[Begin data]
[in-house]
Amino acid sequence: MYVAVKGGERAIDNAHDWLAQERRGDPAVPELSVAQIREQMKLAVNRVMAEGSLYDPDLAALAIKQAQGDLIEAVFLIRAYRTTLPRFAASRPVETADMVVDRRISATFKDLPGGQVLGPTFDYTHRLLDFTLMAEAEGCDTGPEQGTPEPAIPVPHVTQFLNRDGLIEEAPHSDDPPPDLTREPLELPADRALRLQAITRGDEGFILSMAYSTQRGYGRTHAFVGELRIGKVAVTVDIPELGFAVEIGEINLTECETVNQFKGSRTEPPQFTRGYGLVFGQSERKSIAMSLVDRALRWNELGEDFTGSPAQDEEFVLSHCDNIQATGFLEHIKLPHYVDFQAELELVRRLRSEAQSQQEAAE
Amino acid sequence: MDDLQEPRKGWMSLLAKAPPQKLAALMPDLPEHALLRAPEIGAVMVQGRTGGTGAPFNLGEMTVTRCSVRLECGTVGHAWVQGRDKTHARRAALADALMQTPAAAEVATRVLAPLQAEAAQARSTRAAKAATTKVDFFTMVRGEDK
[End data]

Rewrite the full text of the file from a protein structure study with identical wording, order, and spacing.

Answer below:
[in-house]
Amino acid sequence: MYVAVKGGERAIDNAHDWLAQERRGDPAVPELSVAQIREQMKLAVNRVMAEGSLYDPDLAALAIKQAQGDLIEAVFLIRAYRTTLPRFAASRPVETADMVVDRRISATFKDLPGGQVLGPTFDYTHRLLDFTLMAEAEGCDTGPEQGTPEPAIPVPHVTQFLNRDGLIEEAPHSDDPPPDLTREPLELPADRALRLQAITRGDEGFILSMAYSTQRGYGRTHAFVGELRIGKVAVTVDIPELGFAVEIGEINLTECETVNQFKGSRTEPPQFTRGYGLVFGQSERKSIAMSLVDRALRWNELGEDFTGSPAQDEEFVLSHCDNIQATGFLEHIKLPHYVDFQAELELVRRLRSEAQSQQEAAE
Amino acid sequence: MDDLQEPRKGWMSLLAKAPPQKLAALMPDLPEHALLRAPEIGAVMVQGRTGGTGAPFNLGEMTVTRCSVRLECGTVGHAWVQGRDKTHARRAALADALMQTPAAAEVATRVLAPLQAEAAQARSTRAAKAATTKVDFFTMVRGEDK